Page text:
Disciples were mesmerized by her velvety vocal elasticity as well as her sheer magnetism.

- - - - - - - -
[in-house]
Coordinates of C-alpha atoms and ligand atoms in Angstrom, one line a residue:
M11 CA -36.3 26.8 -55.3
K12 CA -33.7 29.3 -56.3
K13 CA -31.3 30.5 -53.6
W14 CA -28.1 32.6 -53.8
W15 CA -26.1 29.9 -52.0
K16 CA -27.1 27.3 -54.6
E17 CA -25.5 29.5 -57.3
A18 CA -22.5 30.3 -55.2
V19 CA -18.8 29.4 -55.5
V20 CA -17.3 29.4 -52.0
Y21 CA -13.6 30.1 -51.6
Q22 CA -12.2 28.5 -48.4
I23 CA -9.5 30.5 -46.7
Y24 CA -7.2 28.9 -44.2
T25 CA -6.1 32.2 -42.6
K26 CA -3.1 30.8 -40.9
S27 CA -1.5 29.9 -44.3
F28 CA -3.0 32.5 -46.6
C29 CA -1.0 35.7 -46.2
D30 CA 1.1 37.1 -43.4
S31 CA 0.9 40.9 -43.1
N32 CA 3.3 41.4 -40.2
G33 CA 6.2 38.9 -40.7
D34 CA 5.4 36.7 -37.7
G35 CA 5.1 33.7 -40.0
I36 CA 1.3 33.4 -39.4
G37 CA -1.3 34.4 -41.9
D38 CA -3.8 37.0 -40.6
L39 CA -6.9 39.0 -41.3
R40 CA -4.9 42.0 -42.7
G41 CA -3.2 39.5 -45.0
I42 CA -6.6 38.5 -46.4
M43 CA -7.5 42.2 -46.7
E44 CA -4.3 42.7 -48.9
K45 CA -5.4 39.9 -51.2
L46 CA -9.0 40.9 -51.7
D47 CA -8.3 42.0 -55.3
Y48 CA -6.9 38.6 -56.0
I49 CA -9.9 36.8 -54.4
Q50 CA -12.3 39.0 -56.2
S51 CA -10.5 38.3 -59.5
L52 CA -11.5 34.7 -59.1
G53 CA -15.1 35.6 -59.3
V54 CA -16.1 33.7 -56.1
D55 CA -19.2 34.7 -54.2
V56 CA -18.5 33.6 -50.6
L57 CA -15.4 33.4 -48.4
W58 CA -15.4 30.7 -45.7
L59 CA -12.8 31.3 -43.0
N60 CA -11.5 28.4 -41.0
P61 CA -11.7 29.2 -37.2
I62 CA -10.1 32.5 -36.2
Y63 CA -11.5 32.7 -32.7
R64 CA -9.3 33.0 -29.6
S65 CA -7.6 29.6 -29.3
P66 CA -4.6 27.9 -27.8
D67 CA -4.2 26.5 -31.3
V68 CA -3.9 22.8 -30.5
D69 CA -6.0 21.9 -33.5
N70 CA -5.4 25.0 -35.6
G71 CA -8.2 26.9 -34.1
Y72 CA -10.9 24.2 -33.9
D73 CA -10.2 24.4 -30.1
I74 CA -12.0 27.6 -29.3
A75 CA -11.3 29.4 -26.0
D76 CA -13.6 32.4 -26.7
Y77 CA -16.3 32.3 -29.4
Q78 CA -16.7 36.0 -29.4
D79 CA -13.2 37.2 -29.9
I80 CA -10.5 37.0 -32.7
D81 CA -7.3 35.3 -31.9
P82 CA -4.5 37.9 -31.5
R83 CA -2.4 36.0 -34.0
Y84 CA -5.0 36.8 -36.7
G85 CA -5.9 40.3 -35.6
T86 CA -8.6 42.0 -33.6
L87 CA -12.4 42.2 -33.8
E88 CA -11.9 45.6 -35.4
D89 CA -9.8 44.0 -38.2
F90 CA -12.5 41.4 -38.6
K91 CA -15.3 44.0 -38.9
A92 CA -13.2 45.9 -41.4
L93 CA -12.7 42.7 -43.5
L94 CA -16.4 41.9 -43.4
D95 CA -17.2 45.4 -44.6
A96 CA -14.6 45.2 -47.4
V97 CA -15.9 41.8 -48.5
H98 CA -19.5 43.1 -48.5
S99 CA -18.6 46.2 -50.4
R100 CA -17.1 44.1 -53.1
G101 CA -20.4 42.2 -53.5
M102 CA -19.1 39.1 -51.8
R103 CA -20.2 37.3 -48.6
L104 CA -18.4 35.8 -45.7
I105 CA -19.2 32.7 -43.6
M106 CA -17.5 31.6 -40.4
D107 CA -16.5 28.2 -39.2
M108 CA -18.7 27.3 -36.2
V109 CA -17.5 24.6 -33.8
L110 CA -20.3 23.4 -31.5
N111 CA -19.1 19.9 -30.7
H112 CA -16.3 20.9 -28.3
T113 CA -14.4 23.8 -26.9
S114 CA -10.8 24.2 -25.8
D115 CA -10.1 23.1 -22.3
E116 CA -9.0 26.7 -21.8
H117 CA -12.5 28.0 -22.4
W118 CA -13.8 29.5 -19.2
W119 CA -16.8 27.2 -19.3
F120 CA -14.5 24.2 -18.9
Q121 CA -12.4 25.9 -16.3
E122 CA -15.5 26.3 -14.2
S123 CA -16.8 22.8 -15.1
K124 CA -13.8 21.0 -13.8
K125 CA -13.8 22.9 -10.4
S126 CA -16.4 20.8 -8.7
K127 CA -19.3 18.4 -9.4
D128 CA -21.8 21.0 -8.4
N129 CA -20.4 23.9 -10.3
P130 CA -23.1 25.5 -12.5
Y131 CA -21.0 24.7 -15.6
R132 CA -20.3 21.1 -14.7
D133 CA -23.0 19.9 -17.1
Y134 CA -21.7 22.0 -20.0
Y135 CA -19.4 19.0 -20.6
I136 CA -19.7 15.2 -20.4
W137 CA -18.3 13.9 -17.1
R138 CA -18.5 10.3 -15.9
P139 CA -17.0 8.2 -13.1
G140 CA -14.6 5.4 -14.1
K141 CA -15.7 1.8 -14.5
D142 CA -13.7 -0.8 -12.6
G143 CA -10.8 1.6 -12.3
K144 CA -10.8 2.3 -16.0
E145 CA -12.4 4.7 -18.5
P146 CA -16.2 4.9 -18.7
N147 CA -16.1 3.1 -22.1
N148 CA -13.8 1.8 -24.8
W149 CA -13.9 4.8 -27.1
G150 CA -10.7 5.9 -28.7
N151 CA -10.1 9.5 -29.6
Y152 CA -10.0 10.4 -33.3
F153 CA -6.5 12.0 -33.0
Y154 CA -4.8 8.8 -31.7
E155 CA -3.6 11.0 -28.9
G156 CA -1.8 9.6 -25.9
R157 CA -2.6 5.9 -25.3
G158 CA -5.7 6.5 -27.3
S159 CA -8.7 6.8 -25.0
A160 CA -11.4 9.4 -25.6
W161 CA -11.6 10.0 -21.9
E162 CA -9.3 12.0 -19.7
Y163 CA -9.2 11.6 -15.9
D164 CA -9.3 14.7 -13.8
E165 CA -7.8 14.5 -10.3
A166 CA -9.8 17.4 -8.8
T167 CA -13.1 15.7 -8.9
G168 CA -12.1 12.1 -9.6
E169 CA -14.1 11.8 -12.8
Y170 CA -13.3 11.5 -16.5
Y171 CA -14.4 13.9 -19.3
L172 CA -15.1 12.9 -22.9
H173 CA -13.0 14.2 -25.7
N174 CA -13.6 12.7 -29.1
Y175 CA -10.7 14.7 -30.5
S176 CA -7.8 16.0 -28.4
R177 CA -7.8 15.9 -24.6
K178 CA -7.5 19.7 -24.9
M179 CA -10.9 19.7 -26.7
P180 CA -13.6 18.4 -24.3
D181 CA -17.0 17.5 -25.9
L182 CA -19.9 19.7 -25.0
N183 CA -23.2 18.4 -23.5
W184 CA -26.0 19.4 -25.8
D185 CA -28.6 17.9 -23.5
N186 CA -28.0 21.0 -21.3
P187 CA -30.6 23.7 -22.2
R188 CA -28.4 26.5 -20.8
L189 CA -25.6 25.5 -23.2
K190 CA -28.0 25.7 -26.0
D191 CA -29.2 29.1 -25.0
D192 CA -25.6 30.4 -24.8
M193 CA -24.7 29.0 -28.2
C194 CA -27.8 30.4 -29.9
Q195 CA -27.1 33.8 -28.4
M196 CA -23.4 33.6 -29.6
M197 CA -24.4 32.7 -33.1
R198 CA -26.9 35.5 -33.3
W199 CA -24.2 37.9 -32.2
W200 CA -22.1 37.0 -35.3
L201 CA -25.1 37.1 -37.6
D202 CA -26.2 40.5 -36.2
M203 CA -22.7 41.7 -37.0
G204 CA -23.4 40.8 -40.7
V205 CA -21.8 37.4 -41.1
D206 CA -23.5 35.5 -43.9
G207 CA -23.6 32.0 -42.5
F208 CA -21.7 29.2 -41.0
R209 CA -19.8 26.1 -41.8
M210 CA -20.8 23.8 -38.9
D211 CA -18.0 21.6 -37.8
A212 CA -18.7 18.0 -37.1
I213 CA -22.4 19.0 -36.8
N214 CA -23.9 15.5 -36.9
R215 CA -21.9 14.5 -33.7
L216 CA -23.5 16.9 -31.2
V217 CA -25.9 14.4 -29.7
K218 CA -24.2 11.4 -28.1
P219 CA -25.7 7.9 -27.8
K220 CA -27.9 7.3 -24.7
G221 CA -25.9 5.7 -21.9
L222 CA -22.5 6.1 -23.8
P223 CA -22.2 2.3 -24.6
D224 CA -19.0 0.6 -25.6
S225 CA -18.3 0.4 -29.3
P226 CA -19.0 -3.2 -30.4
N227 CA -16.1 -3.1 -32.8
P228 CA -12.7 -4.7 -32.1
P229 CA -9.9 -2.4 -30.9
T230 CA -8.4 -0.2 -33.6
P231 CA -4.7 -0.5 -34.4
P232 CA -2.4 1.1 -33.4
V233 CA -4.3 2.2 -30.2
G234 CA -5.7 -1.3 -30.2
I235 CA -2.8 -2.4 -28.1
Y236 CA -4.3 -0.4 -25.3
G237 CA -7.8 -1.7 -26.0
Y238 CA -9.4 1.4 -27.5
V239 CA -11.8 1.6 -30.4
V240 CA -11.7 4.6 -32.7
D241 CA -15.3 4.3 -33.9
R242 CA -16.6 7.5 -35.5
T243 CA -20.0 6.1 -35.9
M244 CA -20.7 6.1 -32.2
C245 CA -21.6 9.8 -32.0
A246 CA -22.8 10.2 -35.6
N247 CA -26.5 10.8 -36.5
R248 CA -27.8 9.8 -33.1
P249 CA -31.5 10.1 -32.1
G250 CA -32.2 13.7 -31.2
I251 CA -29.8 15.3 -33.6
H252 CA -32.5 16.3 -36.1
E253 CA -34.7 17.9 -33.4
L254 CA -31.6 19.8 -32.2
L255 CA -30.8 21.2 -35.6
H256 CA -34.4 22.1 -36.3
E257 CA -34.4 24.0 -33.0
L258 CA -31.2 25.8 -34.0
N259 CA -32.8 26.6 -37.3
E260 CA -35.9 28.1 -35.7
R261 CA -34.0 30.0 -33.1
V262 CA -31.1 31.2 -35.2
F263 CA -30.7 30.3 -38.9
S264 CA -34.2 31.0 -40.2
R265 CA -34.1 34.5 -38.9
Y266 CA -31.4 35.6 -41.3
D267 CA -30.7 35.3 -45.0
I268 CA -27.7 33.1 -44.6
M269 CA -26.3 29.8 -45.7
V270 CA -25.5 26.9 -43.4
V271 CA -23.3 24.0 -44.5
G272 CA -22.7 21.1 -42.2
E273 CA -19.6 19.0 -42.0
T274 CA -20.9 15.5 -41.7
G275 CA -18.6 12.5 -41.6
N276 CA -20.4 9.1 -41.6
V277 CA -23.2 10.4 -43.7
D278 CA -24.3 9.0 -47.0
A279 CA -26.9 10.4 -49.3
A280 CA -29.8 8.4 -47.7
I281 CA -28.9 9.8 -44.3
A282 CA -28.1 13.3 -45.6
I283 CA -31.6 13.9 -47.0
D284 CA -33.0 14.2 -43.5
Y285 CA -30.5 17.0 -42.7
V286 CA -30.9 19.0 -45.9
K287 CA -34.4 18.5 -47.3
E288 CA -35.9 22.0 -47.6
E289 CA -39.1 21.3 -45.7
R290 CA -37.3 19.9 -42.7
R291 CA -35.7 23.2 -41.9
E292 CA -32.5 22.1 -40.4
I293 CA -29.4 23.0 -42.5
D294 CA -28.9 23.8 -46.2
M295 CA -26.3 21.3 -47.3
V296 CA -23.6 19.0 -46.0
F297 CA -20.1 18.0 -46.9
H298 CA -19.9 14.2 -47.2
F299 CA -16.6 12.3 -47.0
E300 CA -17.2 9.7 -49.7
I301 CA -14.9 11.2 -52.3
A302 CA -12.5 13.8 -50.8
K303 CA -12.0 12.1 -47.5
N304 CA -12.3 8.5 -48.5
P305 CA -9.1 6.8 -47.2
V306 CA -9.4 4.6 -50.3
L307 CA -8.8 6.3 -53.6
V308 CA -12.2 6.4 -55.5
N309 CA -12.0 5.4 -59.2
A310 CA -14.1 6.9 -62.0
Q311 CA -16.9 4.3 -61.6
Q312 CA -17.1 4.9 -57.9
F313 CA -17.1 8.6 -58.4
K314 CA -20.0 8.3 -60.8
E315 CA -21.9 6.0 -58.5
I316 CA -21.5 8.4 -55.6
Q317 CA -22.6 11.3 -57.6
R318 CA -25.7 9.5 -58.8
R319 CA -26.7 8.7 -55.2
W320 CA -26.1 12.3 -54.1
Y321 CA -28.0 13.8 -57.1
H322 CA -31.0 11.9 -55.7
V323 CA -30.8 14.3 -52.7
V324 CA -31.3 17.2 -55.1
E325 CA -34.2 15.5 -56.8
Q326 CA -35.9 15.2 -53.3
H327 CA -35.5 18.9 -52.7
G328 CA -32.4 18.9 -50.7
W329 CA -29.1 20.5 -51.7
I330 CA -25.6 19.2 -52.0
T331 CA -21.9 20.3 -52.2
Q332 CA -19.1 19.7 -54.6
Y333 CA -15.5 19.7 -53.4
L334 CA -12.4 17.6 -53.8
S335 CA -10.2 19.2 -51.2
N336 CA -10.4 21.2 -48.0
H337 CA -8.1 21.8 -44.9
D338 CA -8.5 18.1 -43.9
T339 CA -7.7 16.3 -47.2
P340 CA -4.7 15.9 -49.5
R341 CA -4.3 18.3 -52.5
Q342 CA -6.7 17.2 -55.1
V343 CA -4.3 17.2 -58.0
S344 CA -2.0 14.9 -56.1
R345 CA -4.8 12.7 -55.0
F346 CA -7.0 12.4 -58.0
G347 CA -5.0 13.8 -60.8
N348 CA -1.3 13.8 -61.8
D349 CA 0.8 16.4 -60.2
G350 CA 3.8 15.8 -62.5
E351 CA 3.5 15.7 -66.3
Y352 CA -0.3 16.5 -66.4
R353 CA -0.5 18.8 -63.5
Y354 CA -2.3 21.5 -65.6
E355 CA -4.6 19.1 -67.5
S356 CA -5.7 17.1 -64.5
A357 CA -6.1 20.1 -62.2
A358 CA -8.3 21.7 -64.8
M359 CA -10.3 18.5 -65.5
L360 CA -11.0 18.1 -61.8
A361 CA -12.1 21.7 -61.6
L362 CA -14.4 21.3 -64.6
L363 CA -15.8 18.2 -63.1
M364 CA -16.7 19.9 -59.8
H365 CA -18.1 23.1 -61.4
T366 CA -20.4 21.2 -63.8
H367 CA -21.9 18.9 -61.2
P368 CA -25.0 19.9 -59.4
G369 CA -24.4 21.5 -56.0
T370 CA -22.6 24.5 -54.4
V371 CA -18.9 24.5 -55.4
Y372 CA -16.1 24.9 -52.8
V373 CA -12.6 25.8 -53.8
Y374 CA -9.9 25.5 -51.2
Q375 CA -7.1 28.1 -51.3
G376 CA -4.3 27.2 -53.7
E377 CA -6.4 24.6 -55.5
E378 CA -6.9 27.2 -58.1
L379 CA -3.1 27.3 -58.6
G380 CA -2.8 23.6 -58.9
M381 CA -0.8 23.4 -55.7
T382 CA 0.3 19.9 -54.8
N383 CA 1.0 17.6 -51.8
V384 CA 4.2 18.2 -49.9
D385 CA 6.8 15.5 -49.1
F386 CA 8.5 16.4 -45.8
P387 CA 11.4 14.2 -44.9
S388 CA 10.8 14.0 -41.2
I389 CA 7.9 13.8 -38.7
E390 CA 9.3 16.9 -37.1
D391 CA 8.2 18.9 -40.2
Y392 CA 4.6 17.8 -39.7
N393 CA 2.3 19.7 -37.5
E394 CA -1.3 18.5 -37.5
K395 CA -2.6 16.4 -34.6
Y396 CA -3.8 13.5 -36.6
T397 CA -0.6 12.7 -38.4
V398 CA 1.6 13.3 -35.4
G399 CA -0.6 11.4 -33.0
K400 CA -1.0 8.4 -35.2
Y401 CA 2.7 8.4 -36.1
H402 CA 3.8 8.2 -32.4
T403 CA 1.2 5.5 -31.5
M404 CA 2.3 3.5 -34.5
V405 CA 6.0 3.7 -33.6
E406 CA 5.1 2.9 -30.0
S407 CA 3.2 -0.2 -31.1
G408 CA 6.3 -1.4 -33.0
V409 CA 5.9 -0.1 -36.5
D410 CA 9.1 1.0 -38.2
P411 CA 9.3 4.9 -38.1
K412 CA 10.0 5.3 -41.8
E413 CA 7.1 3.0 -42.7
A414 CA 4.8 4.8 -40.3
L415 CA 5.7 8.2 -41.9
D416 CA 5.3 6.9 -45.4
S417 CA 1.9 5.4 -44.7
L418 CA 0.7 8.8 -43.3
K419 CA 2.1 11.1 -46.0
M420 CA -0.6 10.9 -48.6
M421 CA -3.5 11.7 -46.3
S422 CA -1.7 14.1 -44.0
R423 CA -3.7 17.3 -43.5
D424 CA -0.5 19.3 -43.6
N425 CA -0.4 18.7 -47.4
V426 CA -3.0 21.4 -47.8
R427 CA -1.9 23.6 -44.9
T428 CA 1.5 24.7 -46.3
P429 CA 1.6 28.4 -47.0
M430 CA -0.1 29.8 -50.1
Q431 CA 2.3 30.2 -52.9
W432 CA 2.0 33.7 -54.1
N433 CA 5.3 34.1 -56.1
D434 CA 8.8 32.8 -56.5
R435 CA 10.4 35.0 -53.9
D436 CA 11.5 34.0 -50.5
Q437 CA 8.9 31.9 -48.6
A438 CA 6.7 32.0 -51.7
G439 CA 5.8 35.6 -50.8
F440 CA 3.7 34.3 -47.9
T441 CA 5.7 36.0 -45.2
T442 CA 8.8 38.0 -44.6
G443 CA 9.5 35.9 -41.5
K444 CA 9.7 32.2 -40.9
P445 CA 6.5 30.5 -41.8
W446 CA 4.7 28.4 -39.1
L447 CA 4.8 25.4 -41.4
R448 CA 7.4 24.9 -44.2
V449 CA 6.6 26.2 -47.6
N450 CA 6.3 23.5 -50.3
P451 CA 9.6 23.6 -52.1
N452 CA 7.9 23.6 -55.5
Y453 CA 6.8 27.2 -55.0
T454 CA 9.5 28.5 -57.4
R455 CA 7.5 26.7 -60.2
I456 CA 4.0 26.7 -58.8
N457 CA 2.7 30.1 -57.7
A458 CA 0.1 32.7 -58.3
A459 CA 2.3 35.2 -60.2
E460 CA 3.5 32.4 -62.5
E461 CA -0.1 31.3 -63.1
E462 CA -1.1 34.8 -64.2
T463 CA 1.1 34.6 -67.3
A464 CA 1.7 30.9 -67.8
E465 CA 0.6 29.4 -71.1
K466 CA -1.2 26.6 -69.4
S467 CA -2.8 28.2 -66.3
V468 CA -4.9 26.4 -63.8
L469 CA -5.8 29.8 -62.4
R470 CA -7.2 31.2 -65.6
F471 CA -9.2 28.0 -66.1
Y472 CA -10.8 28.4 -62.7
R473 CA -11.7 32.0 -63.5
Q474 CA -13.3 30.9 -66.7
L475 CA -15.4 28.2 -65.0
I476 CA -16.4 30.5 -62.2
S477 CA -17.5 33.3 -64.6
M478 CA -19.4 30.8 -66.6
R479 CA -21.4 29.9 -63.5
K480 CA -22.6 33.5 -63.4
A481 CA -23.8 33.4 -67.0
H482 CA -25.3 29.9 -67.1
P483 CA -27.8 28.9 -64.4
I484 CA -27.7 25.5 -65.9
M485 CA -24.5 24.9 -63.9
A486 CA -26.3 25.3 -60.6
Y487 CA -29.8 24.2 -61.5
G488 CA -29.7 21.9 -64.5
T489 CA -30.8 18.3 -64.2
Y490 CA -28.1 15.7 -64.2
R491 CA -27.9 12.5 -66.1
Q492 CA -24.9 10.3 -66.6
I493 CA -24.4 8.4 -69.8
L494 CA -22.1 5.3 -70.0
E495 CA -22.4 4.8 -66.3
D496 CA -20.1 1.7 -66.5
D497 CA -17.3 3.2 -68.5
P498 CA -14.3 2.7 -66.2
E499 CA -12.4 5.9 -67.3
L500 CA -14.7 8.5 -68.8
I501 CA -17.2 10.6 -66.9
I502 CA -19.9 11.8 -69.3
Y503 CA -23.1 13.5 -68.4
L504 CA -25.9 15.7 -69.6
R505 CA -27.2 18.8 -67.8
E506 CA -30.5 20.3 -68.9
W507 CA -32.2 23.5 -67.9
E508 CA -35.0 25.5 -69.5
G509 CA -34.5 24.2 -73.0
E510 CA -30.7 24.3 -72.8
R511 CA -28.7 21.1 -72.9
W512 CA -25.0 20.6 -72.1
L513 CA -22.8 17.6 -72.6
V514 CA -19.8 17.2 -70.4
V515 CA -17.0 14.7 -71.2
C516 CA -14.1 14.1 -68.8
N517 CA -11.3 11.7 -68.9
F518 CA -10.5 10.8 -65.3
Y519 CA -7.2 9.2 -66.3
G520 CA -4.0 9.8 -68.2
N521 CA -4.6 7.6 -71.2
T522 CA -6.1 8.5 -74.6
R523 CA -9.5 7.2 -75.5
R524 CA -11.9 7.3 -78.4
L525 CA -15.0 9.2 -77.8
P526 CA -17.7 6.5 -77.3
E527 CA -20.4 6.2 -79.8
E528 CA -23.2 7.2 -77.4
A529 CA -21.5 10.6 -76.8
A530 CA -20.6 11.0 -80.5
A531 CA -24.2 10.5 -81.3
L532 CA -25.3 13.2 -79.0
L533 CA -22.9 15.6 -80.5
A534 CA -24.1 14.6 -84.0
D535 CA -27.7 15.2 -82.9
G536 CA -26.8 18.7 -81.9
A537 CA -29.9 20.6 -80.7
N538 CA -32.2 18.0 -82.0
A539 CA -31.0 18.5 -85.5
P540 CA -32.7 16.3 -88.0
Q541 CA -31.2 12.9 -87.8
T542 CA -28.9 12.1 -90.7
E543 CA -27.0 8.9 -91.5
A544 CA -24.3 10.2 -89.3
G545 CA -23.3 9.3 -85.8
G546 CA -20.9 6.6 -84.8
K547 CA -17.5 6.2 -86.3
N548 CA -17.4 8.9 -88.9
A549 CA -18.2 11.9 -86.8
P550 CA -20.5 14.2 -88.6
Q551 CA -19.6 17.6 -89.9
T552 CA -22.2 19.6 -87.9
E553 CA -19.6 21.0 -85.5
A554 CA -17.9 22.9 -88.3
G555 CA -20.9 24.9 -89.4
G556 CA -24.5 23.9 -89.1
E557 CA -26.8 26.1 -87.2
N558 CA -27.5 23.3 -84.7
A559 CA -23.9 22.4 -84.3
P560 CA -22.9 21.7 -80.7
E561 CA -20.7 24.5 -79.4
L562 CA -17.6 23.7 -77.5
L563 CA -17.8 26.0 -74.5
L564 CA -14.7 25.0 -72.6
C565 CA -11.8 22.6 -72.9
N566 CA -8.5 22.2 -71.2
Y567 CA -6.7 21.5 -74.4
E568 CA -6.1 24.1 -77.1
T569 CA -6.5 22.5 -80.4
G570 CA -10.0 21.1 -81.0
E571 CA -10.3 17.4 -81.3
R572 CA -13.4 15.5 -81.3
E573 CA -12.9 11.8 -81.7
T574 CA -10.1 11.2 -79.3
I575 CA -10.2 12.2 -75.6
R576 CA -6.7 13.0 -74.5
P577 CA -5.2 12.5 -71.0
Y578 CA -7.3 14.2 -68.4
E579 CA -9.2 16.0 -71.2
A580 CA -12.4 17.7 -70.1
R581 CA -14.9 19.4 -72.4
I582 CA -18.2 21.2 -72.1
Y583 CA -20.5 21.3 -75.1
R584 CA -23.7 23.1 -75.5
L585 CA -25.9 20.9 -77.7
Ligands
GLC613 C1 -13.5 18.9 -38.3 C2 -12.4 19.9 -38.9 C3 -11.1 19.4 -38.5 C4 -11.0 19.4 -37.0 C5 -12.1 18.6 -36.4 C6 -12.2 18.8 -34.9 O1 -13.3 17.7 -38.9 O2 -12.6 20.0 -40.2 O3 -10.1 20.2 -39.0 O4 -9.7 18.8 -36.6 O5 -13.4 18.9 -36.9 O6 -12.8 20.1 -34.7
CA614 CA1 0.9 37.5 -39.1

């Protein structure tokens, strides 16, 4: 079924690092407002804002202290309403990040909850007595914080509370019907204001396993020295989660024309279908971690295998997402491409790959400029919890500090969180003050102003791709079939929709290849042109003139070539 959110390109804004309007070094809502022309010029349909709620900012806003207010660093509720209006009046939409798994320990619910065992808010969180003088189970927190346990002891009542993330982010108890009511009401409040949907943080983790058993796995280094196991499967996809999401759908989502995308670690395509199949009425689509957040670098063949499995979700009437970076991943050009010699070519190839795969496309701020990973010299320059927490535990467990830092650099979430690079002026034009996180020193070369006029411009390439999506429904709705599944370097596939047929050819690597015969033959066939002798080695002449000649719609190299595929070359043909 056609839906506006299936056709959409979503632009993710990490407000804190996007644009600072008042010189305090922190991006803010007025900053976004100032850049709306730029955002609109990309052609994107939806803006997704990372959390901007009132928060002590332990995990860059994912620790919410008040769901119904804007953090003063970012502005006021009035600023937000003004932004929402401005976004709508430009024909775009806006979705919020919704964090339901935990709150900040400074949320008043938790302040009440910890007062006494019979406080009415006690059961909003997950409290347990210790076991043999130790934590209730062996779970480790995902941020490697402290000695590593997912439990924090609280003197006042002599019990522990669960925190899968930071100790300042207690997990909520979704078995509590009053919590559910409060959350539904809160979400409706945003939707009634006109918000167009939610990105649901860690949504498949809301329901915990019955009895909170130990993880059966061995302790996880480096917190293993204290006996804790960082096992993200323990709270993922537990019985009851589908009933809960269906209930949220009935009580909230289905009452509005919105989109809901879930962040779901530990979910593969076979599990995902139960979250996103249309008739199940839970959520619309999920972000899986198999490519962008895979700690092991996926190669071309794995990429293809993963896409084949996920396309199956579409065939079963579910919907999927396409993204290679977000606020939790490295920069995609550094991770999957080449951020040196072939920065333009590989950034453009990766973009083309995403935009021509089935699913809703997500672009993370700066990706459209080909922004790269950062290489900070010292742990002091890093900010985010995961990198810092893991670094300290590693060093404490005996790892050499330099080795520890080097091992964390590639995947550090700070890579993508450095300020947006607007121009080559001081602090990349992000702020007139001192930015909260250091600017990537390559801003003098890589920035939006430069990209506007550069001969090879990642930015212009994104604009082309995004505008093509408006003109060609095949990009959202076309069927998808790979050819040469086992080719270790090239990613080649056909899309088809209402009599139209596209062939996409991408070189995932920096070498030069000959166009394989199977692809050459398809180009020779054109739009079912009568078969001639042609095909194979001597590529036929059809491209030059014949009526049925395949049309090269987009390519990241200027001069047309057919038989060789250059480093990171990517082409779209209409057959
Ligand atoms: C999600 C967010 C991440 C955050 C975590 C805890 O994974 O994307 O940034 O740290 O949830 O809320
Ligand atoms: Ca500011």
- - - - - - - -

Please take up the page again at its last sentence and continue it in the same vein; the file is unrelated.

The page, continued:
Both old school and new school, a filter for a broad range of styles and her own unique artistic voice, Erykah Badu proved Tuesday night at the Grove in Anaheim to be just the antidote to a pop paradigm plagued by “American Idolitis.” Drawing heavily from her 2008 release, “New Amerykah Part One (4th World War),” Badu mesmerized a mid-sized hall full of disciples with the velvety elasticity of her voice — which can range from a whispery purr to a primal scream — not to mention her sheer magnetism.What sets Badu apart from her neosoul contemporaries and hip-hop brethren is a combination of social consciousness, however loonily expressed at times, and the kind of eccentricity that heightens expectation with every public appearance. With her 10-piece band kicking things off with a 12-minute soul revue-styled prologue (“Amerykahn Promise”) that would make James Brown proud, Badu emerged from the wings in a lavender kimono, oversized sun glasses and an asymmetrical bob, launching into “The Healer,” a kind of New Age meditation on the power of hip hop to transform society. The number not only accentuates the advanced sonic sophistication “New Amerykah” represents over her previous work, but demonstrates how Badu can milk a deep groove to maximum effect. “Green Eyes,” from the 2000 release “Mama’s Gun,” might have best illustrated the parallels between Badu’s vocals and spiritual mentor Billie Holiday, but hints of reggae, smooth jazz and R&B balladering of the Luther Vandross school point to an ambition that can’t be pigeonholed. If Badu’s model features and chic French coif made her look like Thandie Newton’s bad-ass sister, the look — every bit as important as Badu’s musical chops — created a tension between kittenish sex appeal and a take-no-prisoners brand of hip-hop self empowerment. This assertiveness was especially evident when she covered Whodini (“Friends”) and N.W.A. (“Gangsta Gangsta”), or pounded away on a drum sampler then vocally mimicked the synthetic bleeps in rat-tat-tat fashion. During the course of her two-hour-plus set she did manage to dip back into the archives for such gems from her first LP as “Lifetime” and “On & On,” but the promise of a preview of her follow-up album “New Amerykah Part Two” turned out to be a tease (she pegged the release for Sept.), instead launching into “Soldier,” another call to arms that spans from the mean streets of the ghetto to the killing fields of Iraq. Badu appears Friday at Club Nokia in Los Angeles.